"Frankly, I'm not thrilled with this, but the Governor insists on this for financing hot transportation projects."
Carona and Williams may have tough sell with Nichols opposed
May 14, 2007
Kronberg's Quorum Report
A compromise hashed out over the weekend to avoid a possible summer session on transportation received a harsh review this morning from Sen. Robert Nichols (R-Jacksonville).
Nichols, a former state transportation commissioner, said that a floor amendment to SB 792 (the Senate companion to HB 1892) goes too far in giving metropolitan planning organizations more of a role in toll projects. He told fellow members of the Senate Transportation & Homeland Security Committee that he was expecting a compromise that fell somewhere between his no frills moratorium legislation and the value-added moratorium bill sitting on the Governor's desk. That legislation includes primacy language for the Harris County tollway authority as well as carve outs for a number of toll projects already in progress.
The new SB 729, though, inserts language creating a new mechanism under which local tolling authorities or regional mobility authorities can have right of first refusal on a toll project following an independent appraisal of the value of the project.
The amendment includes what was described as a demonstration project under which this market valuation process will be used on the Grand Parkway project in the Houston area.
That earned the disapproval of Nichols who said the floor amendment establishes new powers for MPO's and goes well beyond what was envisioned either in his bill or in HB 1892.
Transportation Committee Chairman Sen. John Carona (R-Dallas) took strong exception to Nichols' statements, saying that Nichols was making inaccurate statements about the floor amendment. Nichols, arms crossed, said that he had read the latest version of the floor amendment until 1 a.m. last night and that all his assertions were based on language in the amendment.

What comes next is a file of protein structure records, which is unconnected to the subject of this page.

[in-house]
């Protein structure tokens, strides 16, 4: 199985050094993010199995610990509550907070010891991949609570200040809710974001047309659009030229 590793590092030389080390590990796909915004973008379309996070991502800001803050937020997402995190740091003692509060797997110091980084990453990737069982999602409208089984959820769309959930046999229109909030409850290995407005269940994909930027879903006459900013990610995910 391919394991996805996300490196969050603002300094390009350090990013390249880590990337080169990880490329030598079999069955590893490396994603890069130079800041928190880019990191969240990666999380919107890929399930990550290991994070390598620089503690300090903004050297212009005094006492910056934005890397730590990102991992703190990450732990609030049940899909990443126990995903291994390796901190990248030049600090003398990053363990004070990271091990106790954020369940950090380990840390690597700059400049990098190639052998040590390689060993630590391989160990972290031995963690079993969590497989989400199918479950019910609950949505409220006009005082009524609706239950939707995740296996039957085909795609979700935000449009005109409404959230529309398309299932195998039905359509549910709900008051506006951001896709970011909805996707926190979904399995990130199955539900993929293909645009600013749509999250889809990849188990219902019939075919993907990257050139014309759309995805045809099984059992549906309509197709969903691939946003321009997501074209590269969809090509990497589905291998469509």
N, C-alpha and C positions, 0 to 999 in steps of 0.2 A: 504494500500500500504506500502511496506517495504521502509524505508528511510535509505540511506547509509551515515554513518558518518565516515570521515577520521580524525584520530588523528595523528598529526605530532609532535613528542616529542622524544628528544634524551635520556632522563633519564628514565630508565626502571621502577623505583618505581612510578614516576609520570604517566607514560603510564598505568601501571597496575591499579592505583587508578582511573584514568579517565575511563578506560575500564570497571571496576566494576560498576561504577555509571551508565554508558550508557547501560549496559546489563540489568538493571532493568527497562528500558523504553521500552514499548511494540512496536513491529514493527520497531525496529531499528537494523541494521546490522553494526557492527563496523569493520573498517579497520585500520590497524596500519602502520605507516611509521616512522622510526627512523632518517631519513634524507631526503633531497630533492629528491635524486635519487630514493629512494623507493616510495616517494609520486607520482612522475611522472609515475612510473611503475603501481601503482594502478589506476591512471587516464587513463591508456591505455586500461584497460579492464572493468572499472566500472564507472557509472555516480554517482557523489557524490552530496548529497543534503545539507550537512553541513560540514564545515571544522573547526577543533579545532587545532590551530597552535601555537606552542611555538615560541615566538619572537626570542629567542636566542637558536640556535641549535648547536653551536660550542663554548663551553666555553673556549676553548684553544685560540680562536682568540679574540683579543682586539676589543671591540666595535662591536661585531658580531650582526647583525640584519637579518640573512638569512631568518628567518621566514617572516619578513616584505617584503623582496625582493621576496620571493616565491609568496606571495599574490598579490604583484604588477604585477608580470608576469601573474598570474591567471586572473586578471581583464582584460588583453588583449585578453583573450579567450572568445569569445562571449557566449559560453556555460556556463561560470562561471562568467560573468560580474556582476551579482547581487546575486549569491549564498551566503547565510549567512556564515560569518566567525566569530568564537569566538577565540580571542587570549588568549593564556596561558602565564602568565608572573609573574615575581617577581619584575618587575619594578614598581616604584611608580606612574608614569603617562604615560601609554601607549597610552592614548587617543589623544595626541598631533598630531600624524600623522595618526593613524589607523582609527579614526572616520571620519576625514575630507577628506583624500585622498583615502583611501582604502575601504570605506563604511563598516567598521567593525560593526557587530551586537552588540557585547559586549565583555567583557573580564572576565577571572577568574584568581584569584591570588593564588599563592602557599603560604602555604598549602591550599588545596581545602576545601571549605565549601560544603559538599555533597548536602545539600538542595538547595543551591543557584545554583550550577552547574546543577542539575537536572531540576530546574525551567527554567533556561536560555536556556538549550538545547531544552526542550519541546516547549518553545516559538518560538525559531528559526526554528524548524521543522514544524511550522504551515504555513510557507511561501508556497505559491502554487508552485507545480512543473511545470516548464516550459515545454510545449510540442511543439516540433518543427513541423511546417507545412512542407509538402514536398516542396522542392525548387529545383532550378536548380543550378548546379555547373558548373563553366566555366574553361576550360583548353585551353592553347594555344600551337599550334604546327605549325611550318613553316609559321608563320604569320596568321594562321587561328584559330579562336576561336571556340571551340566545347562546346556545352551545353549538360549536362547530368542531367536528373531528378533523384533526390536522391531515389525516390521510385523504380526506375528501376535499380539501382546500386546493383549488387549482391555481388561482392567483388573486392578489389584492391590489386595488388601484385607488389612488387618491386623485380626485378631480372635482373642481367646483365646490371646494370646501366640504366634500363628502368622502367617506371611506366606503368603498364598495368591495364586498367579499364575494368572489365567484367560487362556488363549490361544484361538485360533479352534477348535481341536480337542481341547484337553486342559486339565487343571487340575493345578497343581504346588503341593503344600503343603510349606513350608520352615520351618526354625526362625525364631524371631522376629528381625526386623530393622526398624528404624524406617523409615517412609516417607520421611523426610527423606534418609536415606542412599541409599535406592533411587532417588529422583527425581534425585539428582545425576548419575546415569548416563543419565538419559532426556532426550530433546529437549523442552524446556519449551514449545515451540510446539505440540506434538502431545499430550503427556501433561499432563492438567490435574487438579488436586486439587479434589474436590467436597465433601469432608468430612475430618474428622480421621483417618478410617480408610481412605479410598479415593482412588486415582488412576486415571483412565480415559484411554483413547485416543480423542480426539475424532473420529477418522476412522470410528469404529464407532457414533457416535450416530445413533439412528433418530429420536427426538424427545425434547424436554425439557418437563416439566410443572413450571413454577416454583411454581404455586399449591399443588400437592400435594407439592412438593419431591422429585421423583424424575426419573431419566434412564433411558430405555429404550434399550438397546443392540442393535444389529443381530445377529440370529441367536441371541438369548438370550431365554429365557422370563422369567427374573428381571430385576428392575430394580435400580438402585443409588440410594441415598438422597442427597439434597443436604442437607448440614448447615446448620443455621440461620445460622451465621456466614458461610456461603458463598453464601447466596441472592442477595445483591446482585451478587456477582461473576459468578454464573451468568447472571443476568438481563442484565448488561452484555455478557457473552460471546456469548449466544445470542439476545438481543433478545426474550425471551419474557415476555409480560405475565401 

SB 792 author Sen. Tommy Williams (R-The Woodlands) pointed out that the language on the Grand Parkway project is temporary and would expire in two years. The right of first refusal language would sunset after four years.
Williams indicated that he wasn't a fan of making the Grand Parkway project a demonstration of the new market valuation tool, but conceded that it was necessary to reach the larger compromise. "Frankly, I'm not thrilled with this, but the Governor insists on this for financing hot transportation projects. What we've done is set up the process, try it out for a couple of years with this project," he said. What happens afterward would be up to the Legislature, he said.
Sen. Florence Shapiro (R-Plano) raised more questions about the market valuation process, focusing on what would happen if the involved parties disagree on the findings of the independent market valuation. She wondered if such disagreement could in fact kill the project. On that score, the answer was far from clear.
SB 792 has been sitting on the Intent Calendar since early April so today's hearing was more of a courtesy than a discussion that could lead to formal committee action. Following this morning's 40-minute discussion, it was quickly apparent that this newest compromise language has spurred a whole new set of concerns that will have to be worked through if lawmakers hope to get comprehensive toll road legislation through both chambers in this session's dwindling days.
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